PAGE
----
Night of Violence (aka The Trapped Ones)

Louis Charbonneau (1924-2017) was primarily known as an author of science fiction and horror, but his second novel from 1959 was a straight-up crime thriller titled Night of Violence that was also released as The Trapped Ones. The novel remains available today as a paperback reprint, ebook and audiobook.

Lew Cutter’s car has a blown out tire outside of Albuquerque, New Mexico. This presents a particular problem because Lew is traveling with $50,000 in stolen cash with a pair of deadly California hoodlums named Lefty and Pete on his trail. Lefty is a particularly deadly sort - a former baseball pitcher who can throw hand grenades through windows with terrifying accuracy.

The author introduces the reader to a handful of other characters who converge upon the downscale Hideaway Motel. There’s a traveling salesman, a family of four with a horny teenage daughter, a couple of lovers looking for a place to screw, Lew, his pursuers, and others. The girl working the motel’s front desk is an adorable character involved in her own relationship drama with the establishment’s owner. The author uses short chapters that cut from one character’s third-person perspective to another. It’s an effective storytelling technique that satisfies the reader’s hotel-based voyeurism. You finally get to find out what’s actually happening behind the closed doors of the other rooms at the inn.

In his science fiction work, Charbonneau is known for his claustrophobic settings where action unfolds among characters in, say, a cramped space station. This is also the dynamic at work in Night of Violence. The author gathers these characters into a small, remote motel, lights the fuse, and lets the sparks fly. Charbonneau was an outstanding writer with a knack for building tension, which helps a lot.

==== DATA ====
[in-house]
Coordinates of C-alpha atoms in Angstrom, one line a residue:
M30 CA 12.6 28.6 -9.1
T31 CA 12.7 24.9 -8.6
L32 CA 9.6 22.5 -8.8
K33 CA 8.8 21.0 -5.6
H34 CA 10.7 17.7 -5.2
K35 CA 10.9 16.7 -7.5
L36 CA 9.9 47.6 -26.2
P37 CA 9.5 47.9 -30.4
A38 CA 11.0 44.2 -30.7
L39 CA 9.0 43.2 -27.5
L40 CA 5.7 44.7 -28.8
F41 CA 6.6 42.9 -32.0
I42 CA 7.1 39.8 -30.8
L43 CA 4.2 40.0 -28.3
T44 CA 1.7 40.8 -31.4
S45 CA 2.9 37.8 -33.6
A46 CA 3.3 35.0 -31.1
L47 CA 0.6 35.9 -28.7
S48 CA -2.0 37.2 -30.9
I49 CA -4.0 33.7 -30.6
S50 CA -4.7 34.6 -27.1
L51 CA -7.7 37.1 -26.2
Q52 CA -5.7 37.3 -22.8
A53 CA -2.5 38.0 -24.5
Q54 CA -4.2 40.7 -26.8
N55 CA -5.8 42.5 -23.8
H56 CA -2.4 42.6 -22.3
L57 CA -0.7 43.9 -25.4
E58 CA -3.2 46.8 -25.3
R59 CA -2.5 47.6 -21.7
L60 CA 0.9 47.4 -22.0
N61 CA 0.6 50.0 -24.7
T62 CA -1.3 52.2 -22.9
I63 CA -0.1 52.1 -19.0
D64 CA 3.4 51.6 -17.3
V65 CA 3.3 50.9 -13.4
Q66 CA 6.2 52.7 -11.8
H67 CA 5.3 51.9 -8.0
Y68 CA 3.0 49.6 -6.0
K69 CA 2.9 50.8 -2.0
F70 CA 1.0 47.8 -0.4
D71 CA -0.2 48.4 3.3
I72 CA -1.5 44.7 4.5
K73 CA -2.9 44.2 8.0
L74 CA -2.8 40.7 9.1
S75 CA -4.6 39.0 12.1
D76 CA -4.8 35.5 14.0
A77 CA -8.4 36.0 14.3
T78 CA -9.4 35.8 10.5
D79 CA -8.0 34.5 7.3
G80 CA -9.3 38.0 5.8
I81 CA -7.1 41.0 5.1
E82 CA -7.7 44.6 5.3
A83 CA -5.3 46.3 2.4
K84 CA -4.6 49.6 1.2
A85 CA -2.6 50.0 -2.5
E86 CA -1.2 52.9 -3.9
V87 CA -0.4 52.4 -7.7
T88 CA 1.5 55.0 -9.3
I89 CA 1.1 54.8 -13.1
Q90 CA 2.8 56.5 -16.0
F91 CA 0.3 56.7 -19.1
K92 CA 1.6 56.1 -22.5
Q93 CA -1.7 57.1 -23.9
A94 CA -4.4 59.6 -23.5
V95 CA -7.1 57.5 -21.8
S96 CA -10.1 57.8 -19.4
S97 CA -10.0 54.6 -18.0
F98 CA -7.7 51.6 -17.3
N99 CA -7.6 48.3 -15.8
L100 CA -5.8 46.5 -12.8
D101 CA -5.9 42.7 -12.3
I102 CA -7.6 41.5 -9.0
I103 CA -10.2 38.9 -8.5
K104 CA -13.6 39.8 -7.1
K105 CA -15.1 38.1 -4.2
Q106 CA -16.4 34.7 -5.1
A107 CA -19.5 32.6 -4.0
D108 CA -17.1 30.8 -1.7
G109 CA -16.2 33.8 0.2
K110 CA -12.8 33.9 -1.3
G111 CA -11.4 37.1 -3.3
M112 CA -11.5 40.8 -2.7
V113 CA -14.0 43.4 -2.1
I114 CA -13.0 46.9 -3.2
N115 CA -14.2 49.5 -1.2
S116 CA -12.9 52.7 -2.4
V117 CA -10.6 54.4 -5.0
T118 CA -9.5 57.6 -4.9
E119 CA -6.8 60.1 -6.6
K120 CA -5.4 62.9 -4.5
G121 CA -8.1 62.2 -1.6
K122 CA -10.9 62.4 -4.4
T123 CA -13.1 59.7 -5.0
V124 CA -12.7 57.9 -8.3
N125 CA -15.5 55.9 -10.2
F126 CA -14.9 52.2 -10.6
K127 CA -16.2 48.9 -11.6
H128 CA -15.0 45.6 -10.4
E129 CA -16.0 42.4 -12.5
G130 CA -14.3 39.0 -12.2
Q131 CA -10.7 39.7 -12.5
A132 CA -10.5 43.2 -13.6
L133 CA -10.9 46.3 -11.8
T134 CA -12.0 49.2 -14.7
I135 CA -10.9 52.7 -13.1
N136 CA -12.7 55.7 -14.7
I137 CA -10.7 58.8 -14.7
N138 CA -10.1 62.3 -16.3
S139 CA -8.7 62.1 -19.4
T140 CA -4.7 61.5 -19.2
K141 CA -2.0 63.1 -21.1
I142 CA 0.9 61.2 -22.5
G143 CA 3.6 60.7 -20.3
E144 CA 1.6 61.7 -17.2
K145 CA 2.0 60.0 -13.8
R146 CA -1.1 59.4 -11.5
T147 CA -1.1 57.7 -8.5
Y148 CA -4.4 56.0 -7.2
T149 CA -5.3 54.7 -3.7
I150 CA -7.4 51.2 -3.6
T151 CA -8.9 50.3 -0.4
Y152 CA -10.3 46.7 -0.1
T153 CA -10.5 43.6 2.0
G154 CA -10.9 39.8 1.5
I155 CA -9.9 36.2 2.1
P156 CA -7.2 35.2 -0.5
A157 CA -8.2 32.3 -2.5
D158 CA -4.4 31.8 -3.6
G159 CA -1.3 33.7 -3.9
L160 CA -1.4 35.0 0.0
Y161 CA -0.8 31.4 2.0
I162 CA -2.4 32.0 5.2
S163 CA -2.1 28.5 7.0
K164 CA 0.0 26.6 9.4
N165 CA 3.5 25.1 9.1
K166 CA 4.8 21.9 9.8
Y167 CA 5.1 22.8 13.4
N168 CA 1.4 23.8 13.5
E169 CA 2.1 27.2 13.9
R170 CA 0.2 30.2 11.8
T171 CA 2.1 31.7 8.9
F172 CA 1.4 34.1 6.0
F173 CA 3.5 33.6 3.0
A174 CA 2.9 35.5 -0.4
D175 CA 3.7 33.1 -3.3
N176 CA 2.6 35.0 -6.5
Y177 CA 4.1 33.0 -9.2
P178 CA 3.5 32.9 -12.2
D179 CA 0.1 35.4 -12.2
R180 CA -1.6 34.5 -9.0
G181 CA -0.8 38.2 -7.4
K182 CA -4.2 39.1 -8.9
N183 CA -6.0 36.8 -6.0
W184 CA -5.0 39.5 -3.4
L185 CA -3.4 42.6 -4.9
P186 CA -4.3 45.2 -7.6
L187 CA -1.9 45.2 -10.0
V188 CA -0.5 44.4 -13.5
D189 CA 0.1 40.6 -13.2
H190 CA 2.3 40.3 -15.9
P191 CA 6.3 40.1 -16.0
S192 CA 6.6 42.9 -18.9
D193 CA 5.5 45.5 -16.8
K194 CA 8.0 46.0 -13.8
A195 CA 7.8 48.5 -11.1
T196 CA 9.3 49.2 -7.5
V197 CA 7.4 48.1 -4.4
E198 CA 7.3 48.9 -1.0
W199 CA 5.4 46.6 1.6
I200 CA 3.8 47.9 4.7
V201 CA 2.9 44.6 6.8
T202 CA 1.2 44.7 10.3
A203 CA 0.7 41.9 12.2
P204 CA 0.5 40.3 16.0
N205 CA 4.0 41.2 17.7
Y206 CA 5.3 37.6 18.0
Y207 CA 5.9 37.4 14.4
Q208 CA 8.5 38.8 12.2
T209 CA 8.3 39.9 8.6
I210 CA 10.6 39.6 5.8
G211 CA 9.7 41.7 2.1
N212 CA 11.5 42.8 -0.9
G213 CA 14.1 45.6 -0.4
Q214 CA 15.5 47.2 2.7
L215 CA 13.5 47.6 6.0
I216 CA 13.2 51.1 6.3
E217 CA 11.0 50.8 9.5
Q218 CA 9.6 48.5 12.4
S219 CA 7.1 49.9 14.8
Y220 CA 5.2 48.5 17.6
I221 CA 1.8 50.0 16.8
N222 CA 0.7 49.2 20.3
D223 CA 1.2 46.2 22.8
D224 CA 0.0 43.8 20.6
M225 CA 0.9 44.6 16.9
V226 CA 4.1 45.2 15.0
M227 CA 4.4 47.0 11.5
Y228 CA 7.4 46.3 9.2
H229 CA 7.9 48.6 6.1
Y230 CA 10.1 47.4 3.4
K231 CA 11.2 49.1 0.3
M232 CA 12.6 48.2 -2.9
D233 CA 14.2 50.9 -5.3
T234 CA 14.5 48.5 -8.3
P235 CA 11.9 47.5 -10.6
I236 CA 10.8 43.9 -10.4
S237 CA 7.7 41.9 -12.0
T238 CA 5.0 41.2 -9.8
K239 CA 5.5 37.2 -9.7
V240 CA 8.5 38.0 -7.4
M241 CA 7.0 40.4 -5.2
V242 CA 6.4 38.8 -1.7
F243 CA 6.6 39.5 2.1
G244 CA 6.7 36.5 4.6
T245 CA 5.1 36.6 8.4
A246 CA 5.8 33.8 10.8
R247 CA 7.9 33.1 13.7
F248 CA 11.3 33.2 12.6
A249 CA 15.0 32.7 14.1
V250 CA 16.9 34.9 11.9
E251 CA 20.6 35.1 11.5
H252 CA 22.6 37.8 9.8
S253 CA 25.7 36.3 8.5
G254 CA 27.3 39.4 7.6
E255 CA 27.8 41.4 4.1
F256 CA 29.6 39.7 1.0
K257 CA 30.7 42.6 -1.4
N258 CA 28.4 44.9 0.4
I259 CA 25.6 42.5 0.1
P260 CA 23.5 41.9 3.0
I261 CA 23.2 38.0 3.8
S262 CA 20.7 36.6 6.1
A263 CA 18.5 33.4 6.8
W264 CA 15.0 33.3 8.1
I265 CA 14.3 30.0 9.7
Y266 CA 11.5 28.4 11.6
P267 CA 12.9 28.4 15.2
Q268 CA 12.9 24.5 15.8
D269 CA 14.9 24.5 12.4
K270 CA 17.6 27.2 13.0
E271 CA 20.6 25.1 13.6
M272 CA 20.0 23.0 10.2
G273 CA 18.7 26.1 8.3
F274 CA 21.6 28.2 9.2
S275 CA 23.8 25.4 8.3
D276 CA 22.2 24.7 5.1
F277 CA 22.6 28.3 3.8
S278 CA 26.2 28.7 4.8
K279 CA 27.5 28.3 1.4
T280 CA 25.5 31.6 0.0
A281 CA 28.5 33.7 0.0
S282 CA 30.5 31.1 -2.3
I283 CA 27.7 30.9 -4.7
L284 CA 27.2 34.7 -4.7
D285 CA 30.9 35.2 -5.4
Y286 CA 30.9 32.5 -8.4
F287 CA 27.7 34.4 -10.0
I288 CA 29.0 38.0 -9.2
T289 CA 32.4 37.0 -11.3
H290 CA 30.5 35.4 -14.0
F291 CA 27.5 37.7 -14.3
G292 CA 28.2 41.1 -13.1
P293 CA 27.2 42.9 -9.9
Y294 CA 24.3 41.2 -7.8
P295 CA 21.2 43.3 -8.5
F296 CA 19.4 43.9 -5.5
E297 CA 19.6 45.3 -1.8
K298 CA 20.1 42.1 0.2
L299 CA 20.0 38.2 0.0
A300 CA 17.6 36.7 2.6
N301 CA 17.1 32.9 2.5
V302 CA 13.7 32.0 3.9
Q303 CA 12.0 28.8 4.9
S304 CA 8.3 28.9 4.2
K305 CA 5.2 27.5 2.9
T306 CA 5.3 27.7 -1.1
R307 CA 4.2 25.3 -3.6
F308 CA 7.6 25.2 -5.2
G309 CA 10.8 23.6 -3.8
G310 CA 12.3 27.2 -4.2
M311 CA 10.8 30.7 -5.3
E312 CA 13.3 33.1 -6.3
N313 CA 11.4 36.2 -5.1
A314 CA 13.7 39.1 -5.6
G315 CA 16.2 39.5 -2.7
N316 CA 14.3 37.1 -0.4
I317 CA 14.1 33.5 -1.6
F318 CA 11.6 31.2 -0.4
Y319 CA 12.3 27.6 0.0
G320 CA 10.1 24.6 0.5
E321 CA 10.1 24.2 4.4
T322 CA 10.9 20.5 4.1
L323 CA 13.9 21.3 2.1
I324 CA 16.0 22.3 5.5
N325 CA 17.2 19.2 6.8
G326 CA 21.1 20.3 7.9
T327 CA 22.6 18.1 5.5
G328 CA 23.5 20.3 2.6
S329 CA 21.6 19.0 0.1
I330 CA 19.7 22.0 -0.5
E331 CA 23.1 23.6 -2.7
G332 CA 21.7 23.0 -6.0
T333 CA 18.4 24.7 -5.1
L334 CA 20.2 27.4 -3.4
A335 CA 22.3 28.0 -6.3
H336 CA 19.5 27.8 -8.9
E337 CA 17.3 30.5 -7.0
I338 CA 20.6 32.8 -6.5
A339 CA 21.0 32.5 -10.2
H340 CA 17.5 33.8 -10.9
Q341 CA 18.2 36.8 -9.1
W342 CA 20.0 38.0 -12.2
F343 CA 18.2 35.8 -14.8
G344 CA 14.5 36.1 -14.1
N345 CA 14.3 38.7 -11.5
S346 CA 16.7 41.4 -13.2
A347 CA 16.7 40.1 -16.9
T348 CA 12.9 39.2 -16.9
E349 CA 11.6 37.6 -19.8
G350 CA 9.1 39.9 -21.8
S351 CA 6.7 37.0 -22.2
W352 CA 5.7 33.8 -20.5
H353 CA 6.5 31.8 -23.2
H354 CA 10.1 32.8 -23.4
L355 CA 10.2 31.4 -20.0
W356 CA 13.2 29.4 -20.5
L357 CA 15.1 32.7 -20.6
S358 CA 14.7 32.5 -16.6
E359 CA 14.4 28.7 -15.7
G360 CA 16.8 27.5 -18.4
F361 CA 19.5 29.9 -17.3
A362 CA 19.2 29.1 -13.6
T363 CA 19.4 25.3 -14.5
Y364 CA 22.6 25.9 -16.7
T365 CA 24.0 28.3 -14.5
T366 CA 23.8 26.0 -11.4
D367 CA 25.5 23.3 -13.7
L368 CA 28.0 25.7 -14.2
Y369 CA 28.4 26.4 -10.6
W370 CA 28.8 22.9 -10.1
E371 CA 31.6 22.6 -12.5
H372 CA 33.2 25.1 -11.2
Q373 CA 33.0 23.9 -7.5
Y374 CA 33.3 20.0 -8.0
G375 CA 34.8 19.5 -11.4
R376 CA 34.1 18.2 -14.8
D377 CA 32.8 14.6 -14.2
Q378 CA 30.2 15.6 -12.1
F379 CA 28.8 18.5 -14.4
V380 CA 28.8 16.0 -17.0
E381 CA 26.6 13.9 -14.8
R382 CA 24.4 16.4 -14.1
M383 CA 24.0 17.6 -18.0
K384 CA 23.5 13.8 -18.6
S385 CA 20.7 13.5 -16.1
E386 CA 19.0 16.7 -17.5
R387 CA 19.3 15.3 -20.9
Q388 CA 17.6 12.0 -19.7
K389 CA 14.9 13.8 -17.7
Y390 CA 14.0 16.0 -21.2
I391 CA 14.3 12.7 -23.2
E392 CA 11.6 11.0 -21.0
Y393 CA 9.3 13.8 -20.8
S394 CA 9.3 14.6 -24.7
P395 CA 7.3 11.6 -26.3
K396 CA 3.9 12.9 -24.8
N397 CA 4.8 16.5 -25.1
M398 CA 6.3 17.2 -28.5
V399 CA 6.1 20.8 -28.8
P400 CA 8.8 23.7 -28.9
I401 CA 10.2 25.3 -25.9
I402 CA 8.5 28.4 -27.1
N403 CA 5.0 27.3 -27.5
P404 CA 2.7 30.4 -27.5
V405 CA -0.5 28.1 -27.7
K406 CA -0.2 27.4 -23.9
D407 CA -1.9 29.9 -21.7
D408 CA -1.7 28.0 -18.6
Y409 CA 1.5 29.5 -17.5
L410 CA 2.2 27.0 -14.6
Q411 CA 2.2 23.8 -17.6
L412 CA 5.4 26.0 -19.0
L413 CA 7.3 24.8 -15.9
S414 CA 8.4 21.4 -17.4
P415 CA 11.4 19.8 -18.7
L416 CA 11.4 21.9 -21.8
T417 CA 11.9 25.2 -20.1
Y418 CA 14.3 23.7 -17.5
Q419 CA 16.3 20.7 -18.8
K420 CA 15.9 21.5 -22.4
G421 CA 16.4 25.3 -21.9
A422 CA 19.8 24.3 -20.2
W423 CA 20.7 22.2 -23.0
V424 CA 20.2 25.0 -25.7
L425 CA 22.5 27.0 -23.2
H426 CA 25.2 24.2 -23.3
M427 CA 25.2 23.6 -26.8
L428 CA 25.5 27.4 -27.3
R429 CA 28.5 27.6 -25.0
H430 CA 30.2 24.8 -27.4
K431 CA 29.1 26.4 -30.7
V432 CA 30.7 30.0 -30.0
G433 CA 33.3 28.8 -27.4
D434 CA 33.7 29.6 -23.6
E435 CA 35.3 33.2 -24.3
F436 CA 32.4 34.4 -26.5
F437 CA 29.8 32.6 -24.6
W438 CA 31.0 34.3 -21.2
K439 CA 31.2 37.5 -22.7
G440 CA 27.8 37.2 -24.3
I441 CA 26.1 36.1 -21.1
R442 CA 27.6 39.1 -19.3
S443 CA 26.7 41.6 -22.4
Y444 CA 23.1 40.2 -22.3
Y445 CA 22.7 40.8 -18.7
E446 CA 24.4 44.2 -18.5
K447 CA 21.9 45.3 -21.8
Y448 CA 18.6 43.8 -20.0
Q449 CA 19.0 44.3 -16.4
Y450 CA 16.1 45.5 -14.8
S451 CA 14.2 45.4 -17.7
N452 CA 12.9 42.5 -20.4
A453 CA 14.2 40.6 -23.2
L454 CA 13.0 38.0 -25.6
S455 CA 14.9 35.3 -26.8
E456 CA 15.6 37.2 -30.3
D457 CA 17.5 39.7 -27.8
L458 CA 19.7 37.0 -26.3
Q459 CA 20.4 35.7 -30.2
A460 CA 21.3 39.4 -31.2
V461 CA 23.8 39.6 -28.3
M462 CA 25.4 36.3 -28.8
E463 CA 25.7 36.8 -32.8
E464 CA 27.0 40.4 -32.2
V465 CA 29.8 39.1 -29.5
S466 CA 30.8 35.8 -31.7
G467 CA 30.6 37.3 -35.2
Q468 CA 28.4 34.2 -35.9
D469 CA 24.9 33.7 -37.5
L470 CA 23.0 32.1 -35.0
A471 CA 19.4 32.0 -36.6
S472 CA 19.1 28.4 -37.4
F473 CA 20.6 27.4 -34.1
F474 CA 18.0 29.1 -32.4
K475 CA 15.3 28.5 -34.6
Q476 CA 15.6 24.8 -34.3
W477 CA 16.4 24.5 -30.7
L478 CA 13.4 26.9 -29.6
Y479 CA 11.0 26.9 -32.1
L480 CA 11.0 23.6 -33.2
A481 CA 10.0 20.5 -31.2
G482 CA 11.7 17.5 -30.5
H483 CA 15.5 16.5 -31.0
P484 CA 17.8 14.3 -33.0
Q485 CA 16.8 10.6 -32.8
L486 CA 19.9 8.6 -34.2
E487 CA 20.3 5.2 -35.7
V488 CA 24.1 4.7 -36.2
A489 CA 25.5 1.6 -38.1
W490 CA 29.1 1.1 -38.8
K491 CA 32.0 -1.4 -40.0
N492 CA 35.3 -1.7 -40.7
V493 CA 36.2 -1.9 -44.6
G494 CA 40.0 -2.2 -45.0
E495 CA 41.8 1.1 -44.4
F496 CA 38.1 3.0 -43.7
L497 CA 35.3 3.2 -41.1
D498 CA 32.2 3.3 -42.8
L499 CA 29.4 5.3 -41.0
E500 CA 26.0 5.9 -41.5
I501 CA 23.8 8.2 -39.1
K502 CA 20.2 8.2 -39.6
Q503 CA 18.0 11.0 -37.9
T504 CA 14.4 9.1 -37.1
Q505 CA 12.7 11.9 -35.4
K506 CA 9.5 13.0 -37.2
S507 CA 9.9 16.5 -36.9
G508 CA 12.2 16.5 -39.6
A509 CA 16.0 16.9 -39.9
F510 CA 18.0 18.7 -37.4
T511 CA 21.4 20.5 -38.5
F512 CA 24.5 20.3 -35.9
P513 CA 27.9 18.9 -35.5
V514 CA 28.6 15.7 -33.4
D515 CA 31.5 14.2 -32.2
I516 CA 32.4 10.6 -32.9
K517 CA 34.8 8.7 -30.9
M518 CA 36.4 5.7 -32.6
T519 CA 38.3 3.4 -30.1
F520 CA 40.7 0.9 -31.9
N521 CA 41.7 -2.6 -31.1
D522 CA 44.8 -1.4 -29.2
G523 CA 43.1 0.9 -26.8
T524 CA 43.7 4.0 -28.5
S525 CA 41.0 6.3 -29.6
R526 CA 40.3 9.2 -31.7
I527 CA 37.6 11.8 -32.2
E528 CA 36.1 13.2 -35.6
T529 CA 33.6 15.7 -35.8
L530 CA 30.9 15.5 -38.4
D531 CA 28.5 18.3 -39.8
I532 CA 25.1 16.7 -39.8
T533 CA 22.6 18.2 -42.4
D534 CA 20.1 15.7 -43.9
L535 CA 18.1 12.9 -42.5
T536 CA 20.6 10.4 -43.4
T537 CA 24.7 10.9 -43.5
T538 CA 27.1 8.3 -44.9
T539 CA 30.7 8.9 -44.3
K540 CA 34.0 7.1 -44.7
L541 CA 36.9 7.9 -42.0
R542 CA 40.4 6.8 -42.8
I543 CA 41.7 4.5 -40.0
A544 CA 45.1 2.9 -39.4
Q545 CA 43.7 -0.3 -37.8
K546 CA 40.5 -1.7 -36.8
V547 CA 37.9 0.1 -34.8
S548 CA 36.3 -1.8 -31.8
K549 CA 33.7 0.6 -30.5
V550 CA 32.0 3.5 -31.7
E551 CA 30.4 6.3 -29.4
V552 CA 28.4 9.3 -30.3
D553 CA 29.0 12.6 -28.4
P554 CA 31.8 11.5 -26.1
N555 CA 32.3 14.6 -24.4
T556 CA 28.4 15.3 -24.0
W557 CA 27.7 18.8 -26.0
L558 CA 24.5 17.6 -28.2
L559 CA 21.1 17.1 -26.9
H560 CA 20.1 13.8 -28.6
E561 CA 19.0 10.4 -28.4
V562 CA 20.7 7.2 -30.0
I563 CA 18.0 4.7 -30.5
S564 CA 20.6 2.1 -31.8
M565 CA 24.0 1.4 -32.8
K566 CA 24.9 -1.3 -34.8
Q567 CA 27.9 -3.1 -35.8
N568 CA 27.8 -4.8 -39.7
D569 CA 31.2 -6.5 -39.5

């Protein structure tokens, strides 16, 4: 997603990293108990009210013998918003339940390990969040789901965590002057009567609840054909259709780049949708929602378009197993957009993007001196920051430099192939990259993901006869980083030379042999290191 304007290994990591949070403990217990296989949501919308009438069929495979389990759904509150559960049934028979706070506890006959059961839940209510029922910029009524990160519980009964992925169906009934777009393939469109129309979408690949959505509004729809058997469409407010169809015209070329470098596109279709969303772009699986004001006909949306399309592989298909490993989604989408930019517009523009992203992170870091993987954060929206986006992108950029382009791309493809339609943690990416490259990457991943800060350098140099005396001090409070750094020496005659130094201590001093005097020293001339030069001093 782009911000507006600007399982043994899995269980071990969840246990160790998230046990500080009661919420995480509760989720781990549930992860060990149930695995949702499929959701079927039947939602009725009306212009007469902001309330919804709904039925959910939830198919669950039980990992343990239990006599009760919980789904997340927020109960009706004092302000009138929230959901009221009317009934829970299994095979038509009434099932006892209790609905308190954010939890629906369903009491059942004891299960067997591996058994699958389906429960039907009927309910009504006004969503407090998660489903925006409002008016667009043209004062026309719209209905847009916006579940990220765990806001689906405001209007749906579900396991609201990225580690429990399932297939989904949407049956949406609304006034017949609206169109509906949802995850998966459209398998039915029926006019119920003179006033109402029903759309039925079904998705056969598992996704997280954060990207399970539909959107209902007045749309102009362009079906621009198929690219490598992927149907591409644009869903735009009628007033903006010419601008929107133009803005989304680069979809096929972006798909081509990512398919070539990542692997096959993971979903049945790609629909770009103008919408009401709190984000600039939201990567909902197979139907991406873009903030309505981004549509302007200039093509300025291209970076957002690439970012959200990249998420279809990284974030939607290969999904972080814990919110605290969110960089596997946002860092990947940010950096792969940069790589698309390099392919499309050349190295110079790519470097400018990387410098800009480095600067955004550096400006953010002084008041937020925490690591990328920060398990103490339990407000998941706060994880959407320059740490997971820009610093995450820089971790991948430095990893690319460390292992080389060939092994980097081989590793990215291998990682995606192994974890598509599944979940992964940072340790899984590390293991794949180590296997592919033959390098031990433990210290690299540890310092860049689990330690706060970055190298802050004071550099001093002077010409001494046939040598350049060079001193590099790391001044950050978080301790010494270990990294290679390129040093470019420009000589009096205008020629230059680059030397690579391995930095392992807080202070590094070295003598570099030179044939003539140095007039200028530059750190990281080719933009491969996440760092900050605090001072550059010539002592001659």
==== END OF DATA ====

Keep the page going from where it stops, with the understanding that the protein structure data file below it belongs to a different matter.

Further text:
Downsides? There’s a lot of character development and relationship drama among the guests and staff that unfolds for much of the paperback before the violence commences. This didn’t bother me at all because the cast was genuinely interesting, but understand that the novel isn’t a 180 page bloodbath. Well, not entirely.

Night of Violence is a terrific, fast-moving novel with a bunch of interesting characters being moved around a finite space like chess pieces by a confident and competent author. There’s really nothing to dislike about this taut little paperback. I can certainly recommend this motel story without reservations.

Addendum:

Friend-of-the-blog and bestselling author James Reasoner informs us that Louis Charbonneau also wrote western novels under the name Carter Travis Young. Now, go forth and read!

Buy a copy of this book HERE

Wednesday, May 27, 2020

Survivor of Nam #01 - Baptism

Author Donald E. Zlotnik (born 1941) published over 300 weekly newspaper columns for two metro-Detroit newspapers. Most of Zlotnik's paperback novels are based on his harrowing, and highly respected career in the United States Army Special Forces. Zlotnik's 31 months in combat during the Vietnam War was commemorated by the awarding of three Bronze Stars, The Soldier's Medal and The Purple Heart. Beginning in 1986, Zlotnik began authoring military “fiction” novels based on his own experiences in Southeast Asia. The first was a stand-alone novel, Eagles Cry Blood (1986), followed by a four-book series titled Survivor of Nam (1988). Zlotnik followed with another run of combat-related novels, the five-book Fields of Honor (1990-1992) series. My first experience with the author is the debut novel of the Survivor of Nam series, Baptism, published by Popular Library.